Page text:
And then, we are finally back to the desperate situation, Daisy still surviving, the question of whether she should be allowed to live or taken to hang, the issues of the bodies of the criminals and bounty money…
Tarantino himself comes in after the intermission with his voice-over explaining some of the situation – which he also does towards the end.
Perhaps at the end, audiences may be suffering from Tarantino-fatigue and miss the symbolism of the final words and the survivors – pinpointing yet again, with the lyrics of the song in the background, the parallels with the present and the unresolved tensions, especially racial, in the United States.
Whether one likes The Hateful Eight or not, it is not an insignificant film.
UK, 2015, 150 minutes, Colour.
David Suchet, Emily Barber, Michael Benz, Philip Cumbus, Imogen Doel, Michele Dotrice, David Killik, Richard O’ Callaghan.
Directed by Adrian Noble.
This Oscar Wilde play has taken its place of one as one of the most popular in English literature and theatre. First performed in1895, it has been continually performed, many actresses taking on the role of Lady Bracknell including Patricia Routledge and Maggie Smith, and in film versions, Dame Edith Evans setting the tone in the 1952 version by Anthony Asquith, followed by Judi Dench in Ol Parker’s less than admirable version, omitting key lines…).
The novelty in this production, the play filmed at the Vaudeville Theatre in London, is that the role of Lady Bracknell is taken by celebrated actor, David Suchet (following the footsteps of such actors as Geoffrey Rush who performed this role in Australia).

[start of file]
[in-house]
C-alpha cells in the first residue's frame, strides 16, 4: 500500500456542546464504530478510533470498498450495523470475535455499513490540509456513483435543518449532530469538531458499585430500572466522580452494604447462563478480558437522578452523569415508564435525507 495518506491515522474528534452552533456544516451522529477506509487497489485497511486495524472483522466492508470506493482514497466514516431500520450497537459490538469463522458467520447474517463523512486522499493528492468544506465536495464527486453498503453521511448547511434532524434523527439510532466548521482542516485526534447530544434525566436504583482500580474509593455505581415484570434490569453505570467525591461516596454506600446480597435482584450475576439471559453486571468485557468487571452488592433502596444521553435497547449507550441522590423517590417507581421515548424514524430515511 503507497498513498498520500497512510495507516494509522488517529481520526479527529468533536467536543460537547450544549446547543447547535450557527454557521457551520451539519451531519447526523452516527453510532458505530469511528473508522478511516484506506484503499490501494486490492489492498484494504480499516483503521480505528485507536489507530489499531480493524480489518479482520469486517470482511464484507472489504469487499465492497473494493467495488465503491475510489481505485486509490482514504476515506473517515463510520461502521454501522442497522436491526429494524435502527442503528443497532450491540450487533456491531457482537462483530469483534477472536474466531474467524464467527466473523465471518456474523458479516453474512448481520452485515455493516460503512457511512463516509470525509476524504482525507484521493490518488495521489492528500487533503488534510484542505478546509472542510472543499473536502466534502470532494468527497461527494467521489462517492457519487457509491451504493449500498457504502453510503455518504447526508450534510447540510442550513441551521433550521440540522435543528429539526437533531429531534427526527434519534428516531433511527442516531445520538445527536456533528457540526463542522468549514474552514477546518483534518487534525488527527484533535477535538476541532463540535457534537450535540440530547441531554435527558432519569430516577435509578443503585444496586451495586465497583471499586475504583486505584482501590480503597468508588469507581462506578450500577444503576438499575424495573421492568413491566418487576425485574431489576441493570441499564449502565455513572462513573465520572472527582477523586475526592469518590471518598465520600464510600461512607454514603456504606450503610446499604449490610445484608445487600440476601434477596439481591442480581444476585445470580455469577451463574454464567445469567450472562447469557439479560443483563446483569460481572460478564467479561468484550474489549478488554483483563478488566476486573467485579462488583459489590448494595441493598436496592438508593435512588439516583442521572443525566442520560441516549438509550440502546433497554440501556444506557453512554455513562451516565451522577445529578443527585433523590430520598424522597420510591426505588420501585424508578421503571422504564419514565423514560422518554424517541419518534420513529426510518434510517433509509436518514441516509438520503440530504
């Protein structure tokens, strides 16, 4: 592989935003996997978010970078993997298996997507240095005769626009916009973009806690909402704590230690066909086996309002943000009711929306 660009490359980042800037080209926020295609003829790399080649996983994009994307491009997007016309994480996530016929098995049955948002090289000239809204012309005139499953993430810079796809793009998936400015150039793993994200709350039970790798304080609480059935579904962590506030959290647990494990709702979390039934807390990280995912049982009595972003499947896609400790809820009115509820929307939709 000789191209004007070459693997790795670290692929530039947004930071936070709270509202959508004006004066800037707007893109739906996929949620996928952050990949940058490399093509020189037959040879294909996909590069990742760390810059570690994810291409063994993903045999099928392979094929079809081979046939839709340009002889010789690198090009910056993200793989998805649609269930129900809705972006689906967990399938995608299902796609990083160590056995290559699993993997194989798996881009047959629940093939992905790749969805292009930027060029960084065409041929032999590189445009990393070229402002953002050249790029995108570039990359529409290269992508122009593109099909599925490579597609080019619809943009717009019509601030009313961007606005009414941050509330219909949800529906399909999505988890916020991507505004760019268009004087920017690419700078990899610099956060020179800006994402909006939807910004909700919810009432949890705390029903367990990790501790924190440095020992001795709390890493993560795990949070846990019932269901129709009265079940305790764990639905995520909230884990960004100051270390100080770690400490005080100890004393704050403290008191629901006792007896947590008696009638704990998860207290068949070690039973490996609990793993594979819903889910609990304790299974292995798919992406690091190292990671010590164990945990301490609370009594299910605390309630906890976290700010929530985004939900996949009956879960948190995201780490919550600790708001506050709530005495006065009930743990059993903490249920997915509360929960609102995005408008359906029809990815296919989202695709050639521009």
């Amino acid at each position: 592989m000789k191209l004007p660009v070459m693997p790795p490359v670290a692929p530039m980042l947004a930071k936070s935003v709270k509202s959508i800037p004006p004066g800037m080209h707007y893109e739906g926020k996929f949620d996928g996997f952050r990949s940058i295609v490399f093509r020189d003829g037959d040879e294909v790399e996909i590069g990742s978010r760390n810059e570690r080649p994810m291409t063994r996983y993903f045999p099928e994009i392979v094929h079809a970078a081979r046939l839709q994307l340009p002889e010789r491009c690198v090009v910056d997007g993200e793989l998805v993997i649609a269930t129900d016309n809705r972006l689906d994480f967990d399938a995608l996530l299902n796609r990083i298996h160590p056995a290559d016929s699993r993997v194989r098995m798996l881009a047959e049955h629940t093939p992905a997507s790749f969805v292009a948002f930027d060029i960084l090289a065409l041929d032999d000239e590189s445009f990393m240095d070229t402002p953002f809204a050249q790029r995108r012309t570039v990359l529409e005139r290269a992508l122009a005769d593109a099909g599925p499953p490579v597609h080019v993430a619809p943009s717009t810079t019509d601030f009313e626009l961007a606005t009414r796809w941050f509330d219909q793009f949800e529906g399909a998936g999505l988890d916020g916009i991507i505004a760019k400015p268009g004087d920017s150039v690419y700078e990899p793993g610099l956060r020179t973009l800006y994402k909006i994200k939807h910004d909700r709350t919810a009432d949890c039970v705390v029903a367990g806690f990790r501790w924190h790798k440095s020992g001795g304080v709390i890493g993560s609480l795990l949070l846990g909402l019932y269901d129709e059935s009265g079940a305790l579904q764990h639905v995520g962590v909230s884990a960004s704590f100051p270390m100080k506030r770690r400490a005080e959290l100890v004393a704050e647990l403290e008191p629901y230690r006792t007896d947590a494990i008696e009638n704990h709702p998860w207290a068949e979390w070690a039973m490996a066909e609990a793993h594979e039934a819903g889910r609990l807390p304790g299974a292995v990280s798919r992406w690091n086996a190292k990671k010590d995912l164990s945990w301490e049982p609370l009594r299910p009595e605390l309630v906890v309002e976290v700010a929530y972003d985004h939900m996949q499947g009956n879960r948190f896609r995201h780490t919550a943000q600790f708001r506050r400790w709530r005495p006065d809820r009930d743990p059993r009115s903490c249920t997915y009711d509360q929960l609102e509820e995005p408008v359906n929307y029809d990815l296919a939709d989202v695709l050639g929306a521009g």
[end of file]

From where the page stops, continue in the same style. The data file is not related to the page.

The important thing is Oscar Wilde, his wit, his way with words, his style (over sincerity, as the text of the play suggests), the farcical coincidence.
The title is important, the two characters using the name Ernest, for flirting, for proposals, the comedy about christening.
The film opens with Jack and Algy, 19th century men about town, full of style, rather vapid conversation, with some wealth, generally inherited, uttering all kinds of paradoxes about life and truth, Algy inventing the character, Bunbury, who is perpetually sick and therefore has to be visited in the country while Jack has invented his troublesome younger brother, Ernest, in London, whom he has to visit and try to improve. In these sequences, the butler, Lane, has some very effective sardonic lines.